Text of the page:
People often include in their agreements clauses that one party will refinance the mortgage and buy the other out. If the new mortgage is under $750,000, this is not a problem. But, if the new mortgage is over that amount, the interest on the loan above the $750,000 mark will no longer be deductible. While $750,000 sounds like a huge number, given the cost of housing in the Northeast, this actually impacts many people.
A final tip many people don’t realize, with the exception of the alimony provisions, most changes for most taxpayers expire after tax year 2025.
This year Wendy O. Hickey was recognized as one of the Top 50 Women Lawyers of Massachusetts from Super Lawyers for 2019. Attorney Hickey has been previously selected as a Rising Star by Super Lawyers from 2010-2012, and subsequently selected a Super Lawyer from 2013-2019.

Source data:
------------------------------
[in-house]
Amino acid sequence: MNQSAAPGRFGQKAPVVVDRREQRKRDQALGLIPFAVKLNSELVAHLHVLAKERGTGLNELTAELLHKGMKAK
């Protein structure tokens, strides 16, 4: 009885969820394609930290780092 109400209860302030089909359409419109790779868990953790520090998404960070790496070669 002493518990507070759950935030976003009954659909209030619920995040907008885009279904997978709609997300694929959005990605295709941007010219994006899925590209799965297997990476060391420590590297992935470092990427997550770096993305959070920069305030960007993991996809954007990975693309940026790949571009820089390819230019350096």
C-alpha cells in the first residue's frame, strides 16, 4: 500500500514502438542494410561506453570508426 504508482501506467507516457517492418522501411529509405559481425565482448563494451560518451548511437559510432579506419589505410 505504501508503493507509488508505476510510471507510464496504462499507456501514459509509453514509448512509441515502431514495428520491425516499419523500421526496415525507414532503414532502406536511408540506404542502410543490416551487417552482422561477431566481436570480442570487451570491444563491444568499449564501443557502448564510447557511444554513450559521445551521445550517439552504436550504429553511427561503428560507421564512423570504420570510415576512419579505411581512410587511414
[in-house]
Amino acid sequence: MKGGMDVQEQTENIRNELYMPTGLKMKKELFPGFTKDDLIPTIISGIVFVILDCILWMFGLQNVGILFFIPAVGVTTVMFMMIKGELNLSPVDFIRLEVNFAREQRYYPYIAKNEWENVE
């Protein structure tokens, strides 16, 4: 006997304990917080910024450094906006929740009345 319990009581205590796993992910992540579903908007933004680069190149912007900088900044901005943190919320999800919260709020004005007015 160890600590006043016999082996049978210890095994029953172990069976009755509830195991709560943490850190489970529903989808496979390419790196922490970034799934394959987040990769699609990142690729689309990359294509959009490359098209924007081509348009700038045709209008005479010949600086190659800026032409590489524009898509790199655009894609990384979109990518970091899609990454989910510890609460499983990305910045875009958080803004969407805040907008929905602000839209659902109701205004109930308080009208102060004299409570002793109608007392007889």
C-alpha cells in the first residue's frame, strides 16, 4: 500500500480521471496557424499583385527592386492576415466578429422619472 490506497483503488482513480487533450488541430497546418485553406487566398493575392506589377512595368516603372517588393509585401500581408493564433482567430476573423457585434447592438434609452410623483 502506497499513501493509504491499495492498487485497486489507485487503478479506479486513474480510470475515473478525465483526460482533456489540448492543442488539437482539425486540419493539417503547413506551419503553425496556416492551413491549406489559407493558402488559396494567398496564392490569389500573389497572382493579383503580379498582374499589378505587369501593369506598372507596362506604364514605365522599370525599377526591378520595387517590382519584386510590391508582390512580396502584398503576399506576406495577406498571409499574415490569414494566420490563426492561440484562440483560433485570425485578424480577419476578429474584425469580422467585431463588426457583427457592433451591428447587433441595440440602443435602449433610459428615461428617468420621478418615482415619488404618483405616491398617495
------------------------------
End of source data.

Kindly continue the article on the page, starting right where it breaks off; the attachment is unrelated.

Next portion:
A partner at the firm of Brick, Jones, McBrien & Hickey LLP, Wendy O. Hickey has been working in the area of family law since 1994, initially as a paralegal, then after attending law school at night, being admitted to the bar in 2003. Wendy was also admitted to practice in the U.S. Court of Appeals (2007) and U.S. Supreme Court (2011).
Attorney Hickey focuses her practice solely on family law. She provides exceptional representation to those going through a divorce. Throughout the course of her legal career, Ms. Hickey has proven herself a devoted legal advocate who pursues favorable outcomes for all her clients.
Attorney Hickey regularly writes on various family law topics for the Boston Bar Association and now authors the popular Divorce411™ column in the Sunday Boston Herald.